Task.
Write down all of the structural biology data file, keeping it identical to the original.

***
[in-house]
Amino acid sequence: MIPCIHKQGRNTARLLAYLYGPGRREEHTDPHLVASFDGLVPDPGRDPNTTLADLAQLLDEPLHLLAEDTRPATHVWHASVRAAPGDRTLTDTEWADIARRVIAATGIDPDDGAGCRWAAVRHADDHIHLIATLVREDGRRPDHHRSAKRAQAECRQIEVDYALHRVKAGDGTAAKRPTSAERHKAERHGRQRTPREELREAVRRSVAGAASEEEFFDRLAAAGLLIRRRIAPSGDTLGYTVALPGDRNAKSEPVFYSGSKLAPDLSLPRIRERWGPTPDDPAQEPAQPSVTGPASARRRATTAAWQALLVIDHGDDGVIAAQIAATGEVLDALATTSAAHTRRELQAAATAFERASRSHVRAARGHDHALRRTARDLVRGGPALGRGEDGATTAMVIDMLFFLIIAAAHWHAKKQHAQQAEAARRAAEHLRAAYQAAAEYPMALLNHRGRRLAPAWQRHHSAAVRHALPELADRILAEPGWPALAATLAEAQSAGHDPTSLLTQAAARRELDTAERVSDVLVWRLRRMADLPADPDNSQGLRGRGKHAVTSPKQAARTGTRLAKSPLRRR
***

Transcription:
[in-house]
Amino acid sequence: MIPCIHKQGRNTARLLAYLYGPGRREEHTDPHLVASFDGLVPDPGRDPNTTLADLAQLLDEPLHLLAEDTRPATHVWHASVRAAPGDRTLTDTEWADIARRVIAATGIDPDDGAGCRWAAVRHADDHIHLIATLVREDGRRPDHHRSAKRAQAECRQIEVDYALHRVKAGDGTAAKRPTSAERHKAERHGRQRTPREELREAVRRSVAGAASEEEFFDRLAAAGLLIRRRIAPSGDTLGYTVALPGDRNAKSEPVFYSGSKLAPDLSLPRIRERWGPTPDDPAQEPAQPSVTGPASARRRATTAAWQALLVIDHGDDGVIAAQIAATGEVLDALATTSAAHTRRELQAAATAFERASRSHVRAARGHDHALRRTARDLVRGGPALGRGEDGATTAMVIDMLFFLIIAAAHWHAKKQHAQQAEAARRAAEHLRAAYQAAAEYPMALLNHRGRRLAPAWQRHHSAAVRHALPELADRILAEPGWPALAATLAEAQSAGHDPTSLLTQAAARRELDTAERVSDVLVWRLRRMADLPADPDNSQGLRGRGKHAVTSPKQAARTGTRLAKSPLRRR